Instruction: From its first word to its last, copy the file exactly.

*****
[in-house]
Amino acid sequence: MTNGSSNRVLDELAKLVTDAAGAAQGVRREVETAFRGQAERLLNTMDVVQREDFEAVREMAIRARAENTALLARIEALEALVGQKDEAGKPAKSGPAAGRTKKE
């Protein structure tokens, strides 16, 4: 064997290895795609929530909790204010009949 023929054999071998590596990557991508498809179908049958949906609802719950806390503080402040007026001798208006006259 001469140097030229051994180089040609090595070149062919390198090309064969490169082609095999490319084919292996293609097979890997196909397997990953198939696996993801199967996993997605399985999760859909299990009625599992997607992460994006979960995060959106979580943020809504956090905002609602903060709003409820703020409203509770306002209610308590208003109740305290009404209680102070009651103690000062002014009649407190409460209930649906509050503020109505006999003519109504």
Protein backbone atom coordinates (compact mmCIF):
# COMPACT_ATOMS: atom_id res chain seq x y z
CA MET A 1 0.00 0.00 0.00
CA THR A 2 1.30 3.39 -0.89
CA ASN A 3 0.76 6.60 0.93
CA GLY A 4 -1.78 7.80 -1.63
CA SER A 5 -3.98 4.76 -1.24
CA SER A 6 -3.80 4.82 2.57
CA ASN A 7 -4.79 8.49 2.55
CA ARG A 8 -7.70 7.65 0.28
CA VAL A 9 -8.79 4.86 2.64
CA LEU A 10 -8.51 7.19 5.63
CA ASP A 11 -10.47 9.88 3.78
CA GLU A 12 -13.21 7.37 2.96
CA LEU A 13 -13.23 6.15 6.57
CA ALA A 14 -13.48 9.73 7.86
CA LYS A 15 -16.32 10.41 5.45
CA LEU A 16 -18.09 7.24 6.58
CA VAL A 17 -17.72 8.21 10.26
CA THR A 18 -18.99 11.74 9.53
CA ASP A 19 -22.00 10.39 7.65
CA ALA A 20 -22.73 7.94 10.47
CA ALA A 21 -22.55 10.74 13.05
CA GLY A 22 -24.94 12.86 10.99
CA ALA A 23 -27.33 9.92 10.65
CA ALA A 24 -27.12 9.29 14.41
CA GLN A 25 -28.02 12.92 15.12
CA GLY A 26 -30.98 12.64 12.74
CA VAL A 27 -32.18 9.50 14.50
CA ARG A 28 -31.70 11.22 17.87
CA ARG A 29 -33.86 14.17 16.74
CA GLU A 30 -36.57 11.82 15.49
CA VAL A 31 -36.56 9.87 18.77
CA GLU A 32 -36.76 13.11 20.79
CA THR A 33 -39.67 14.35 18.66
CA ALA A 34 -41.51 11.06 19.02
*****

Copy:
[in-house]
Amino acid sequence: MTNGSSNRVLDELAKLVTDAAGAAQGVRREVETAFRGQAERLLNTMDVVQREDFEAVREMAIRARAENTALLARIEALEALVGQKDEAGKPAKSGPAAGRTKKE
């Protein structure tokens, strides 16, 4: 064997290895795609929530909790204010009949 023929054999071998590596990557991508498809179908049958949906609802719950806390503080402040007026001798208006006259 001469140097030229051994180089040609090595070149062919390198090309064969490169082609095999490319084919292996293609097979890997196909397997990953198939696996993801199967996993997605399985999760859909299990009625599992997607992460994006979960995060959106979580943020809504956090905002609602903060709003409820703020409203509770306002209610308590208003109740305290009404209680102070009651103690000062002014009649407190409460209930649906509050503020109505006999003519109504």
Protein backbone atom coordinates (compact mmCIF):
# COMPACT_ATOMS: atom_id res chain seq x y z
CA MET A 1 0.00 0.00 0.00
CA THR A 2 1.30 3.39 -0.89
CA ASN A 3 0.76 6.60 0.93
CA GLY A 4 -1.78 7.80 -1.63
CA SER A 5 -3.98 4.76 -1.24
CA SER A 6 -3.80 4.82 2.57
CA ASN A 7 -4.79 8.49 2.55
CA ARG A 8 -7.70 7.65 0.28
CA VAL A 9 -8.79 4.86 2.64
CA LEU A 10 -8.51 7.19 5.63
CA ASP A 11 -10.47 9.88 3.78
CA GLU A 12 -13.21 7.37 2.96
CA LEU A 13 -13.23 6.15 6.57
CA ALA A 14 -13.48 9.73 7.86
CA LYS A 15 -16.32 10.41 5.45
CA LEU A 16 -18.09 7.24 6.58
CA VAL A 17 -17.72 8.21 10.26
CA THR A 18 -18.99 11.74 9.53
CA ASP A 19 -22.00 10.39 7.65
CA ALA A 20 -22.73 7.94 10.47
CA ALA A 21 -22.55 10.74 13.05
CA GLY A 22 -24.94 12.86 10.99
CA ALA A 23 -27.33 9.92 10.65
CA ALA A 24 -27.12 9.29 14.41
CA GLN A 25 -28.02 12.92 15.12
CA GLY A 26 -30.98 12.64 12.74
CA VAL A 27 -32.18 9.50 14.50
CA ARG A 28 -31.70 11.22 17.87
CA ARG A 29 -33.86 14.17 16.74
CA GLU A 30 -36.57 11.82 15.49
CA VAL A 31 -36.56 9.87 18.77
CA GLU A 32 -36.76 13.11 20.79
CA THR A 33 -39.67 14.35 18.66
CA ALA A 34 -41.51 11.06 19.02